In the Street - Helen Levitt

Rental Format(s): Digital File

Alternate title: I Hate 1010th Street
Co-makers: Helen Levitt, Janice Loeb, and James Agee
Shot 1945-46, 1948 early edit, later final version 1952
Original format: 16mm silent film 1.37:1 16fps
Music written and performed by Arthur Kleiner
Courtesy: Cecile Starr, Bruce Posner, Film Preservation Associates

"The street film was sort of pure. It was like photography, only with motion. And it was abstract." -Janice Loeb

While the film vividly depicts Manhattan street life in the mid 1940s Spanish Harlem, the real subject becomes the inner expression seen on the children's faces. Each inhabits a private dream world lost in reverie. In contrast, the close-ups shot by James Agee, engage children making funny faces. Two cameras were employed by Levitt and Loeb to shoot in tandem while circling their subjects. Later they would cut from camera to camera for added authenticity. Helen Levitt was known to have altered the editing whenever she had the opportunity and at one time titled the film, I Hate 110th Street. This unique version differs from others with additional material and a slightly different edit of shot sequences where some shots are placed in a reverse order. -Bruce Posner

Helen Levitt (1913-2009) was a major figure in the street photography movement of the postwar years in New York City. Her filmic career has been less well explored. Nevertheless, any discussion of Levitt's [filmmaking]...provides a glimpse into the vibrant New York City film culture of the mid-20th century and a career that included independent, sponsored and institutionally backed film projects made outside of the Hollywood system. -Deane Williams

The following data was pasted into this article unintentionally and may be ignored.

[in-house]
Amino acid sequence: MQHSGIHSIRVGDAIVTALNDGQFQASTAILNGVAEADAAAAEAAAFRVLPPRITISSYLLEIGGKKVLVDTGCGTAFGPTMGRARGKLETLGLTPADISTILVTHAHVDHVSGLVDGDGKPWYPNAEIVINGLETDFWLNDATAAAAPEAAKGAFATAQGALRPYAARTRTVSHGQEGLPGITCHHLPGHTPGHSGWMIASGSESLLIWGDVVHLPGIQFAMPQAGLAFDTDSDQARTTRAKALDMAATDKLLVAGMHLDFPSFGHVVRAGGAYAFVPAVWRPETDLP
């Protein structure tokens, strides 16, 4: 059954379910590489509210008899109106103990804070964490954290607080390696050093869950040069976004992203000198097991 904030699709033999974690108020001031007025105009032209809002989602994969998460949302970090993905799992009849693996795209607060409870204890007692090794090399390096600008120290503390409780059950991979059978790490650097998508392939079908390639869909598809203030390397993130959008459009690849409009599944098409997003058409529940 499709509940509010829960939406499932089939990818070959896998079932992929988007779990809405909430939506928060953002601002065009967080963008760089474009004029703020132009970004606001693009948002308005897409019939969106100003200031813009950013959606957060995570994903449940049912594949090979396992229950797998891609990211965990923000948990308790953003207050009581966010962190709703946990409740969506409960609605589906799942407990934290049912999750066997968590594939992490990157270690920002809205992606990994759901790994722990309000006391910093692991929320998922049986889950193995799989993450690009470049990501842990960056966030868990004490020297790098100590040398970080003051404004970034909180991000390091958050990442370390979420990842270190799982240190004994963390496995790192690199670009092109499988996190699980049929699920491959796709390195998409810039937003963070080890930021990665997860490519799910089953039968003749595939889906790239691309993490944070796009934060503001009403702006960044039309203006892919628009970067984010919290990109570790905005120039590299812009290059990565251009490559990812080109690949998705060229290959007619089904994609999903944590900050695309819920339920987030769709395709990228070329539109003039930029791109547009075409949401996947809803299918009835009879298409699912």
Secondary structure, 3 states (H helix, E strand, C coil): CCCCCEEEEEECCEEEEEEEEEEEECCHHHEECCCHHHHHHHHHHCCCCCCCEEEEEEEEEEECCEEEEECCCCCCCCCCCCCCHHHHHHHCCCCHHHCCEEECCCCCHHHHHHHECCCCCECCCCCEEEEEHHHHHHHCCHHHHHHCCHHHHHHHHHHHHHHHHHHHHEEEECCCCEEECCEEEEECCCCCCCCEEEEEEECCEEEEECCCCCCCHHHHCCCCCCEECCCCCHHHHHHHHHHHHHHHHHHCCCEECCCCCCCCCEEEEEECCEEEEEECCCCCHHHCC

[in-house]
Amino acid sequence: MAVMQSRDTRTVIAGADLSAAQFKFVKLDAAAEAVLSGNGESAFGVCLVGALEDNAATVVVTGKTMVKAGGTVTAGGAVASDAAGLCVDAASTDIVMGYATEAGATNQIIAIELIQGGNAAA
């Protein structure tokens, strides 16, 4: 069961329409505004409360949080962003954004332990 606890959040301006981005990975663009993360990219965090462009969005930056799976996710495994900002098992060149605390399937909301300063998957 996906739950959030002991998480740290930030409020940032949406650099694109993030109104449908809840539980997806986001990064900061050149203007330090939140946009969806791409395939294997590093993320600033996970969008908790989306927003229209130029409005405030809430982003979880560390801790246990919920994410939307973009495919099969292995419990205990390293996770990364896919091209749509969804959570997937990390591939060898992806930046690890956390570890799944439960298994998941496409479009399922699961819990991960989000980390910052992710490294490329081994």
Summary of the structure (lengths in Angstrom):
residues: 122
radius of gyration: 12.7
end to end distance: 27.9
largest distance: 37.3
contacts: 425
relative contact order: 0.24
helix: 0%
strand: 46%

Janice Loeb Levitt (1913-2005), described as a shy, petite redhead with a fierce intelligence, an eccentric flair and a dislike of pretension, worked with novelist James Agee and her sister-in-law, acclaimed photographer Helen Levitt, on The Quiet One, an Oscar-nominated 1949 documentary. The trio also collaborated on In the Street in 1945-46. -Brandon Griggs

James Agee (1909-1955) was the author of film reviews for The Nation and Time, novels including A Death in the Family (1957) (posthumous Pulitzer Prize), screenplays including The African Queen (1951) and The Night of the Hunter (1955), and a book collaboration with photographer Walker Evans for Let Us Now Praise Famous Men (1941). In the Street was his sole work as a filmmaker, shooting his own footage with an amateur camera. -Bruce Posner

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Digital File $70.00  

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